Leadership isn’t just about knowledge, skills and the ability to inspire change and transformation. Increasingly it is also about worldviews or our visions of life. Worldviews are also a way of life, helping us understanding the beliefs, values and principles that motivate us to certain kinds of action and behavior.
Our current worldviews are mostly framed through the lenses of politics and power, strategy and structure, human assets and development. But there is a fresh lens emerging, a narrative of aliveness that taps into the ancient wisdom of our mythic imagination. As this new narrative – which is rooted in nature, art and community – begins to inspire our thoughts and ideas, our world may be truly transformed.
To read more visit the management-issues website at: http://www.management-issues.com/opinion/6983/rediscovering-a-mythic-worldview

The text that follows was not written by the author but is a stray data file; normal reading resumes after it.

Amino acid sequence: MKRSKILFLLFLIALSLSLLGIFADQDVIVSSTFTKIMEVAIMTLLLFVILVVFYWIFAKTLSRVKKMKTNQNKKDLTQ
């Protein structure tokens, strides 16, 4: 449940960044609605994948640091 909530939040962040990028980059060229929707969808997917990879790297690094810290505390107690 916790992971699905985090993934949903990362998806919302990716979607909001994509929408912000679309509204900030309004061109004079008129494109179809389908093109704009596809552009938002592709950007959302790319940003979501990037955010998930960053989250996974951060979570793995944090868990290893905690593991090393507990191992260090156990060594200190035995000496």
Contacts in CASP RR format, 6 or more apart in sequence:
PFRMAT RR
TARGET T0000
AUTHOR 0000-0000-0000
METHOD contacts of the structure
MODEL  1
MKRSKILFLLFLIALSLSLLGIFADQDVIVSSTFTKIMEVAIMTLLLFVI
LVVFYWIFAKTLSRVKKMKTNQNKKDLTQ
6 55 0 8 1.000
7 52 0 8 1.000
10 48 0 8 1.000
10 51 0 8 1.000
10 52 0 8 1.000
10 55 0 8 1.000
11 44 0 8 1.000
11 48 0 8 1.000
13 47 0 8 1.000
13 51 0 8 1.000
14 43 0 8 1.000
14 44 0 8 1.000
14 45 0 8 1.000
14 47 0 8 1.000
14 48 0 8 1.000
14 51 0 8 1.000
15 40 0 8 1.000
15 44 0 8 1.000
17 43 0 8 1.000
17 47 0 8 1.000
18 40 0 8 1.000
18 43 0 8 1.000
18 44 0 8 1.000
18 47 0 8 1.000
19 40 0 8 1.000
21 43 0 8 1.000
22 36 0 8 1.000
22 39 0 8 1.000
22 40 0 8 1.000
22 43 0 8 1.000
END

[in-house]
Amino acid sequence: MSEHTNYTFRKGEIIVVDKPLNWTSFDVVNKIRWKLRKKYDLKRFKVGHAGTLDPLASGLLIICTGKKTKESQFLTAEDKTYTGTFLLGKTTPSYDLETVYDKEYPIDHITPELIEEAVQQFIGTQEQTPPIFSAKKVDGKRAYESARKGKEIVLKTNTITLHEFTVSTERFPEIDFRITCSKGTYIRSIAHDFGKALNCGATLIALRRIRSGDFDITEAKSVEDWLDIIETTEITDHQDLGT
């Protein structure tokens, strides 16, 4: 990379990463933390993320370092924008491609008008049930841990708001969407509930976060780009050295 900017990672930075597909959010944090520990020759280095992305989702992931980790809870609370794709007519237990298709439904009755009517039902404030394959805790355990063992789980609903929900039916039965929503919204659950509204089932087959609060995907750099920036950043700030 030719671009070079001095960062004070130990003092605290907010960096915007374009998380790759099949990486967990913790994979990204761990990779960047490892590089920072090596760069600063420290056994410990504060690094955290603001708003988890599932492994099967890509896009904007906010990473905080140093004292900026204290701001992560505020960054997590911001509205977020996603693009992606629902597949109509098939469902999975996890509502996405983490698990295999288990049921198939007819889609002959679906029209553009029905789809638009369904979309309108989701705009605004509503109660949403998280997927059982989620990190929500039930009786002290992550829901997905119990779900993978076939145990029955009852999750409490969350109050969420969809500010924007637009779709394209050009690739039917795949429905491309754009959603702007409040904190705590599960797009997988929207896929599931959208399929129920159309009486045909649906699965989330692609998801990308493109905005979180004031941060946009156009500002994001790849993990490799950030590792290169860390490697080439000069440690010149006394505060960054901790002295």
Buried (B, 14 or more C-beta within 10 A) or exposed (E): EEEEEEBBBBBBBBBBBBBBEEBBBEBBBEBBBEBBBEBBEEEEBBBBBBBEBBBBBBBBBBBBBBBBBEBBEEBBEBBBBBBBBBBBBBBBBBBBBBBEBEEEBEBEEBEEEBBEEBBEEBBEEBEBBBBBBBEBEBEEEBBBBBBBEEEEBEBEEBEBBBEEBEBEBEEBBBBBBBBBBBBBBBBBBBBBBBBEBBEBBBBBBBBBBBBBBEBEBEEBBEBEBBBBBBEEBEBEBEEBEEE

Wherever you stand, be the soul of that place. Your bright gaze will kindle this old shadow world to Blaze up once again with the fire of faith.
— Rumi, One Song
We are shifting from the industrial age and the age of information and technology to the biological age where we are asking how do we create spaces for life to happen and align our thinking with how nature thinks. In my new book The Soul of Place I explore how our relationship with place in nature, art and community deepens our connection with the core energetic patterns that form the undercurrents of life and living systems.
In this blog post, I explore how one community is discovering its sense of place through re-imagining its own ‘mythic’ story. Through this story we are reminded that every place is both a journey – and a homecoming. This blog post has been co-authored with colleague Daphne Mainprize with whom I have had the pleasure to serve as co-chair on the Mariposa Roundtable which has been formed to explore our own community story of place. Continue reading